WASHINGTON (AP) — Oath Keepers founder Stewart Rhodes was found guilty Tuesday of seditious conspiracy to overthrow President Joe Biden’s election. It gave the Department of Justice a major victory in massive indictments over the Jan. 6, 2021 riots.
A jury in Washington, D.C., has ruled out Rhodes after three days of deliberations in a nearly two-month-long trial that showed a far-right extremist group’s desperate efforts to keep Republican Donald Trump in the White House. He was found guilty of sedition.
Rhodes was acquitted of two other conspiracy charges. A co-defendant, Kelly Meggs, who led the rebel group’s Florida branch, was also convicted of seditious conspiracy, and three other associates were acquitted. All were convicted of obstructing official proceedings. Congress has proven Biden’s election victory.
While the verdict is mixed, it is an important milestone for the Justice Department and likely paves the way for prosecutors to move full speed ahead in upcoming trials of other extremists accused of sedition.
Rhodes and Meggs are the first people to be convicted of a sedition conspiracy trial in nearly 30 years. Offenses require up to 20 years behind bars.
Investigators’ work may expand beyond those who attacked the Capitol to focus on others linked to Trump’s efforts to overturn the 2020 election. Merrick Garland recently named veteran prosecutor Jack Smith. To serve as special counsel overseeing key aspects of an investigation into an attempt to overthrow the election and a separate investigation into the retention of classified documents at Trump’s Florida mansion, Mar-a-Lago.
After the ruling, Garland said the Justice Department was “committed to holding those criminally responsible for the attack on democracy on January 6, 2021 to account.”
“Democracy depends on the peaceful transfer of power. By trying to block the certification of the 2020 presidential election results, the defendants have disrespected and trampled on the rule of law,” said the FBI Washington Field office representative. Assistant Director Steven M. D’Antuono said in an email. “This incident shows that force and violence are no match for our justice system.”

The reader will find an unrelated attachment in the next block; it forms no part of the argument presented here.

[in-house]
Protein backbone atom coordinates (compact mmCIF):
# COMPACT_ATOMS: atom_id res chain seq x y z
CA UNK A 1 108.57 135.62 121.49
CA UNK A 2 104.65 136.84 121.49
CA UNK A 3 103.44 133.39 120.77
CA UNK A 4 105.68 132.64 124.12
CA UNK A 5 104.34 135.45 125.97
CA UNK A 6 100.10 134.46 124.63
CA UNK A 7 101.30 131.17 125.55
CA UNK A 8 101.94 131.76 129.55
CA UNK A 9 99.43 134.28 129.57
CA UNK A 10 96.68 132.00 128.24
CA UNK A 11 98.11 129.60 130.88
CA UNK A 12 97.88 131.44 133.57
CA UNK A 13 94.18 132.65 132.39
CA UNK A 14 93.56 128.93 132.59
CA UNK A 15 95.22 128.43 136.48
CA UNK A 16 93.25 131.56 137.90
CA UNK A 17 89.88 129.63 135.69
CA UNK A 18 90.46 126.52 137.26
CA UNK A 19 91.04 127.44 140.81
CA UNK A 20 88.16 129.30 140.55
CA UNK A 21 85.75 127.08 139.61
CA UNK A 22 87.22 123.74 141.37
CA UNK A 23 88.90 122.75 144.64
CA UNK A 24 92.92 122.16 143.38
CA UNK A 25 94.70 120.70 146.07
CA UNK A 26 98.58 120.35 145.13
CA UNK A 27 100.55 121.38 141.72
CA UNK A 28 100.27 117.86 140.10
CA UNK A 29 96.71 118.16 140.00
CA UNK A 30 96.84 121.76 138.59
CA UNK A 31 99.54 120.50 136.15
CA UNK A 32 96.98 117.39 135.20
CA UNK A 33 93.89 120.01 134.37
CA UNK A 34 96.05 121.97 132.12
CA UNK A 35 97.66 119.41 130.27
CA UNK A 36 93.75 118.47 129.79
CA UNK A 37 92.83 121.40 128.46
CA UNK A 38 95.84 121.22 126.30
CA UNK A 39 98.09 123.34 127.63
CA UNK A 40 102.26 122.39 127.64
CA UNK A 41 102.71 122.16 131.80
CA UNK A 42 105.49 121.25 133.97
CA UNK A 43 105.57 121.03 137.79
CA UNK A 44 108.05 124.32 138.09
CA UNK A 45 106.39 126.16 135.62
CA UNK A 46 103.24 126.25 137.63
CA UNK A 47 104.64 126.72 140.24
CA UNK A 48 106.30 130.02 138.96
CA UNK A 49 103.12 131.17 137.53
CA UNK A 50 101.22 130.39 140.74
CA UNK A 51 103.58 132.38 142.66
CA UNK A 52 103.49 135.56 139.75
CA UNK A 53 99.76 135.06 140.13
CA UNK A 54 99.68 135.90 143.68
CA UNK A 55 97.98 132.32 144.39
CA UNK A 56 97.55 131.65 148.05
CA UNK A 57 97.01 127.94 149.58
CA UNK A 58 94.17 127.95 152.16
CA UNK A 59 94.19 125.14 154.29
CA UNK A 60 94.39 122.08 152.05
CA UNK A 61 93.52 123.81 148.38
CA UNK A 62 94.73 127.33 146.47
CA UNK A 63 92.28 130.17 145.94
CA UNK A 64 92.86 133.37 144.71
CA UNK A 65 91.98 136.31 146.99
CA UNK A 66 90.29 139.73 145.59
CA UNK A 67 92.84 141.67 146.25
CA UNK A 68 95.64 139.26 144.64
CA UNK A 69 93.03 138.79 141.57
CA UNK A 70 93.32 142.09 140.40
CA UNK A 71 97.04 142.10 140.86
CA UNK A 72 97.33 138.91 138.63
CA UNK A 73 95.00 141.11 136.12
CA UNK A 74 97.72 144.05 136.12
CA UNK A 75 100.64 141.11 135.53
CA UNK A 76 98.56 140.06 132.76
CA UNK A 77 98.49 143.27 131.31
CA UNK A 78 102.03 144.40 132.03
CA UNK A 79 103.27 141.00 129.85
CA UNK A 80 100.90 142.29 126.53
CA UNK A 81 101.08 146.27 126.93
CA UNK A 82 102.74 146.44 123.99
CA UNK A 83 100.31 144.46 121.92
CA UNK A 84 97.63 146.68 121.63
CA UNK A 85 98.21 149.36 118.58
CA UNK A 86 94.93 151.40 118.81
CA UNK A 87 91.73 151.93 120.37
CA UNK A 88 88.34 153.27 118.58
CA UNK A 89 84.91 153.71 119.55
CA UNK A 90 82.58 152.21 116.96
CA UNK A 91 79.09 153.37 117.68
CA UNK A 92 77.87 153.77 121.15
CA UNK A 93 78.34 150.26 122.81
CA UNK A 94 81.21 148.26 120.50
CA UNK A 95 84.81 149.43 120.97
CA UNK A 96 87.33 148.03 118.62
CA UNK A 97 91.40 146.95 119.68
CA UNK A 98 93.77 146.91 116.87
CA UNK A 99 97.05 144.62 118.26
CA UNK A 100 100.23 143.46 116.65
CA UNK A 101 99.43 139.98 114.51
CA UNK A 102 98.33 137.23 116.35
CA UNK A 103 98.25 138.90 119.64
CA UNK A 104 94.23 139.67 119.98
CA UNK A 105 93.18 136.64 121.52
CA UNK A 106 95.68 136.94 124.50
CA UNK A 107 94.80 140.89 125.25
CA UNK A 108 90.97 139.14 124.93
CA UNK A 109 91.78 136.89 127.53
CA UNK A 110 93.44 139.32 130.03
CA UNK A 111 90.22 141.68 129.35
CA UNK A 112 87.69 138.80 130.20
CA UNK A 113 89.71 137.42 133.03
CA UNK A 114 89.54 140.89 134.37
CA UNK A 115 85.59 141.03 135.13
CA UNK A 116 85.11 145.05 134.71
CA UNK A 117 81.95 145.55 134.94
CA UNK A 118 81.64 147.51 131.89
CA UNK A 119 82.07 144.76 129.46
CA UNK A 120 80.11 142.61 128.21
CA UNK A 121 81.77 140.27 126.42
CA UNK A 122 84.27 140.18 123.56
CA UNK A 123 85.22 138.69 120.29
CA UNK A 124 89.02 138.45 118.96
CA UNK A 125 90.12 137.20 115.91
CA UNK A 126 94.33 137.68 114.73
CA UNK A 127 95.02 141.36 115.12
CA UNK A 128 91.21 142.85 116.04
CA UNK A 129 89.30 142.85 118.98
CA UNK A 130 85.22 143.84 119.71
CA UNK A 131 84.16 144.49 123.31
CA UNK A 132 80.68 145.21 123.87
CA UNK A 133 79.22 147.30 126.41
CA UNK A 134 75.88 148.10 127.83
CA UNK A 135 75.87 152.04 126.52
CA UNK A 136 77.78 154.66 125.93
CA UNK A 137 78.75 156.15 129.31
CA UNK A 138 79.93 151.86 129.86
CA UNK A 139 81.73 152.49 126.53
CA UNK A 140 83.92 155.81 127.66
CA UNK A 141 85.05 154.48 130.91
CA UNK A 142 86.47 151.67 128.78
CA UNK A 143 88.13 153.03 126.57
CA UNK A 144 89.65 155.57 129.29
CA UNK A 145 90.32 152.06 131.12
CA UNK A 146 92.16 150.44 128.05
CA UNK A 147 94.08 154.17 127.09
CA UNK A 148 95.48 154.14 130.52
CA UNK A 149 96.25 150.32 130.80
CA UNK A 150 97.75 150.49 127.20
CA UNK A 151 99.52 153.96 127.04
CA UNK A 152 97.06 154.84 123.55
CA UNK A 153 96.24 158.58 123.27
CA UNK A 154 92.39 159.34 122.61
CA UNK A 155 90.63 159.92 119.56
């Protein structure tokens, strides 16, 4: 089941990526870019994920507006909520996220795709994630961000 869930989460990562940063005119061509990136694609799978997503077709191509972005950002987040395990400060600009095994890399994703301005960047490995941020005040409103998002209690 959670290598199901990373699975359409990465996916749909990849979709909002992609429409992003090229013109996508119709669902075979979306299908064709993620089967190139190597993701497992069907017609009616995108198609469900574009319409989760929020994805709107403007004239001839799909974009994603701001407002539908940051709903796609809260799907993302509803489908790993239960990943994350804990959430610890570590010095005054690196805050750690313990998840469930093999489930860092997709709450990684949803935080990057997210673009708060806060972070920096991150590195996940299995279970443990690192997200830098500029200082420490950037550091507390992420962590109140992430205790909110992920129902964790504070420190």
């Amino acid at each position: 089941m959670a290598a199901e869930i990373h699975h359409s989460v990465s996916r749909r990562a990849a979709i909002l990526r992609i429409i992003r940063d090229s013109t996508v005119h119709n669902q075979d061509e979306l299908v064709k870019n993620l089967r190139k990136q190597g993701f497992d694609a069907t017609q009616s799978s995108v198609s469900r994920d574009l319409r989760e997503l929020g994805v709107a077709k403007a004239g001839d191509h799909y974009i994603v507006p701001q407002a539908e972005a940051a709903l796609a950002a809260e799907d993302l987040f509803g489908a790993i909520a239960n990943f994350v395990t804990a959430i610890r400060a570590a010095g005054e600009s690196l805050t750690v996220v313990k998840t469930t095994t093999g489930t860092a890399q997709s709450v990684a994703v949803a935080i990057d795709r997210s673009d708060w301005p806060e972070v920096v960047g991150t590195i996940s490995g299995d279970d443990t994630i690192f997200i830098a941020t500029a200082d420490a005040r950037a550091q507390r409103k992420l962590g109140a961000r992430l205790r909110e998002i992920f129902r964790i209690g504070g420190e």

Using dozens of encrypted messages, recordings and surveillance videos, prosecutors have begun preparations for an armed rebellion to prevent the transfer of presidential powers to Rhodes shortly after the 2020 elections. I claimed.
Over seven weeks of testimony, jurors heard how Rhodes rallied his supporters to fight to defend Trump, debated the possibility of a “bloody” civil war, and asked if Trump had failed to do so. Warned that the Oathkeepers may need to “stand up in riot” to defeat Biden…do not act.
Defense attorneys accuse prosecutors of twisting the words of their clients, and the Oathkeepers came to Washington only to provide security for figures like longtime Trump ally Roger Stone The defense focused on showing that Rose’s rhetoric was just silly and that the Oathkeepers had no plans to attack the Capitol until January 6th. rice field.
Rhodes intends to appeal, defense attorney James Lee Bright told reporters. Another Rhodes attorney, Ed Tarpley, described the ruling as a “mixed bag”, adding, “This is not a total victory for the government in any way or form.”
“We feel like we have filed a case that has shown through evidence and testimony that Mr Rose was not guilty of seditious conspiracy,” Tarpley said.